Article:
To say that Jules Feiffer’s career is unique is an understatement; who else has won a Pulitzer Prize, an Academy Award, lifetime achievement awards from both the Writers Guild of America and the National Cartoonists Society, and an Outer Circle Critics Award, after all? What other cartoonist can boast collaborations with both the creator of The Spirit and the director of MASH, not to mention a regular gig with the New York Times? Feiffer has been, throughout a career that’s lasted three quarters of a century, a trailblazer and, thankfully, a rewardingly restless presence.
It would also be an understatement to say that Feiffer started early; he was just 17 when he began working for Will Eisner. He famously once described his initial position as being the cartoonist’s “groupie,” hired more for his enthusiasm and knowledge of Eisner’s career than any innate talent, although it wasn’t too long before he became an integral part of the weekly Spirit strip, moving from general art clean-up to guiding the direction of the series while Eisner increasingly took a back seat creatively.
The shift came when Eisner and Fieffer both realized that the latter had more interest in — and more of a gift for — writing than illustrating; Eisner ceded the writing of The Spirit to his protege as Wally Wood took over the art chores, leading to the famous “Outer Space Spirit” cycle of stories, in which crimefighter Denny Colt left Midway City and the serial attempted to jump onboard the science fiction craze of the early 1950s. It wasn’t enough to save the feature from cancellation, but Feiffer was on the verge of bigger, brighter things.
Before he’d get there, there were a couple of false starts to get through. He made two separate attempts to get into animation, first with Mr. Magoo producers United Productions of America, and later — following a brief stint as a member of the Army Signal Corps, where he’d continued to work as a cartoonist, creating Munro, a strip about a four-year-old accidentally drafted, perhaps illustrating his own experiences through metaphor — with the TerryToons animation studio, where he created Easy Winners, a pilot intended to out-Peanuts The Peanuts. It sadly didn’t go anywhere.
In the wake of these misfires, Feiffer ended up at the newly launched Village Voice newspaper a year after its debut, launching a weekly run that would continue for more than four decades, and creating a relationship with the paper that continues to this day. His weekly strip — initially titled Sick Sick Sick, before becoming Feiffer’s Fables, and eventually just Feiffer — looked like the work of an entirely different creator than his earlier work with Eisner and Wood; drawing as well as writing, the strip was a free form ongoing examination of then-modern anxieties and obsessions in relationships, politics, and life in general, presented in a style that’s almost childlike and gloriously sloppy. A subtitle for the strip’s first collected edition, released in 1958, said it all, knowingly describing his work as “a guide to non-confident living.”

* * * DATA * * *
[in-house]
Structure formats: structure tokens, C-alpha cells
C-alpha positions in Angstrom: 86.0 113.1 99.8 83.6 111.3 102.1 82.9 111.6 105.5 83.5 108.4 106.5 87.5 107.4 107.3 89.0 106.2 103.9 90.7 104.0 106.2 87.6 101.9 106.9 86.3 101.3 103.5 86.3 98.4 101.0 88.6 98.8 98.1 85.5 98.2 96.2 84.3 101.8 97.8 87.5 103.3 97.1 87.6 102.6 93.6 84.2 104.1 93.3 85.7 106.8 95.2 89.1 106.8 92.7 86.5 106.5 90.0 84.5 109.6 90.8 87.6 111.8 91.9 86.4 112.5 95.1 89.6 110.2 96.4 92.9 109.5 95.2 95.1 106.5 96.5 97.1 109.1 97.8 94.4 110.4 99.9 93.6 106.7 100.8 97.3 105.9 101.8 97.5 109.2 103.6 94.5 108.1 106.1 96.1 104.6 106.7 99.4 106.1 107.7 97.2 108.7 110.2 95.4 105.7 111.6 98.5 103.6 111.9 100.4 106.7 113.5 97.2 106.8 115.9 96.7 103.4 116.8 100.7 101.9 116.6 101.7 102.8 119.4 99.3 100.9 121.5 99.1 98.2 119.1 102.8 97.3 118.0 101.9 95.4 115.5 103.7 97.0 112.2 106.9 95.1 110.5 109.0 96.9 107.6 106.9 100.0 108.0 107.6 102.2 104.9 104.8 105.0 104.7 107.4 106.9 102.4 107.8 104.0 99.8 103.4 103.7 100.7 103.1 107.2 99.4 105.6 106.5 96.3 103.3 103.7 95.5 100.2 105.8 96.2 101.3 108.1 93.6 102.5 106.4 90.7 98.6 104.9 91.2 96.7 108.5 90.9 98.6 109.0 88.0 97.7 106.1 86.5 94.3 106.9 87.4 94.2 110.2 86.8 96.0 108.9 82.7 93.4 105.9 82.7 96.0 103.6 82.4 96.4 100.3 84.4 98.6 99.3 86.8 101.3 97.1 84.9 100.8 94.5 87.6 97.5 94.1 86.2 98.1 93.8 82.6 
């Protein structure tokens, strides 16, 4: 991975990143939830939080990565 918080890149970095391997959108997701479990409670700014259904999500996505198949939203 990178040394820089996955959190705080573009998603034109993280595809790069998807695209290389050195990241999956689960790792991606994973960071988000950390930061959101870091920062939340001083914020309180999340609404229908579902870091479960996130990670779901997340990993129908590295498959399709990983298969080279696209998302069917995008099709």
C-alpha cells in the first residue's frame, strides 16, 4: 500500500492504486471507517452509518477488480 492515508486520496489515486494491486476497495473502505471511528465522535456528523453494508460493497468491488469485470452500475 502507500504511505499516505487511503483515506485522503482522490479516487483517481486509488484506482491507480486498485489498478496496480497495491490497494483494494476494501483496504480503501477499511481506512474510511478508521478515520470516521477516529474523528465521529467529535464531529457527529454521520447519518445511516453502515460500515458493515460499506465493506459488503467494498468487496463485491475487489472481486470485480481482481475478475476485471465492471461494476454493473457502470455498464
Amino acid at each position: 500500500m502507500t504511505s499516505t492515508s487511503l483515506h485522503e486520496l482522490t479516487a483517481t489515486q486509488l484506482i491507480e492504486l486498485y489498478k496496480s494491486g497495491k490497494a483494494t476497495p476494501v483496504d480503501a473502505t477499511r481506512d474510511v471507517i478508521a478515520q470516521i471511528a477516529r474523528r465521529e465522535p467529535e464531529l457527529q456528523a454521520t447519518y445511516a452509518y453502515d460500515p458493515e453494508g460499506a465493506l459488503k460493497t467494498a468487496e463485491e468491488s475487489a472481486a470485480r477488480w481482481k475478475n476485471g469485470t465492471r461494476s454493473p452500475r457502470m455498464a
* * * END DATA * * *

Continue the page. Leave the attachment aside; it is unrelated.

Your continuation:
The strip was a near-immediate success, gaining the attention of everyone from other editors — Feiffer also started to contribute to the British Observer newspaper, as well as Playboy magazine — to film director Stanley Kubrick, who invited Feiffer to collaborate on a movie adaptation in 1958; the project failed to come together, creating one of the great What Ifs of 20th century pop culture.
Nonetheless, Feiffer’s horizons were expanding. He illustrated Norton Juster’s timeless children’s book The Phantom Tollbooth in 1961, cultivating an audience he’s further explore through a number of children’s books created on his own, including Henry, the Dog with No Tail and The Daddy Mountain, and moved into adult prose with 1963’s Harry the Rat with Women. While he hadn’t managed to make the move into movies with Kubrick, he did become a playwright with 1967’s Little Murders — salvaged from an abandoned novel, and debuting on Broadway with a cast including Elliott Gould — beginning a chain of events that would, indeed, take him to the silver screen in a circuitous route.
Feiffer’s first movie was 1971’s Carnal Knowledge, directed by Mike Nichols. It didn’t start as a movie, however; like Little Murders, its origins lie in another medium, with the project originally written for the stage before Nichols declared that it would work better as a movie. The success of the movie — a critical success and nominated for a number of awards, including a WGA “Best Written Comedy” award — led to further screen work, most notably collaborating with Robert Altman on the 1980 adaptation of Popeye… not only a callback to Feiffer’s own past on newspaper comics, but also his temporary role as a comic historian with the 1965 non-fiction book The Great Comic Book Heroes.
Throughout all of this, Feiffer continued as a cartoonist, with regular cartoons in the Voice and elsewhere, allowing him to explore the world via his finely tuned sense of humor and a line that was as unsteady and filled with motion and emotion as any cartoonist has managed. To look at a Feiffer cartoon is to feel it, it seems, with such meaning and information packed into such deceptively simple drawings as to seem almost impossible and inhuman — an irony, considering just how heartbreakingly human and filled with empathy and kindness Feiffer’s work is, even at its most generic.
If all of the above wasn’t enough to underscore Feiffer’s polymath bona fides, let’s note that he also created one of the first graphic novels as audiences understand the format with 1979’s Tantrum; more than thirty years later, he’d release Kill My Mother, a graphic novel that he humbly described as his “first and only attempt to be a professional cartoonist.” If the rest of his staggering career is the result of him not trying hard, it’s an indicator of his immense talents… and a sign that the rest of us need to have more fun.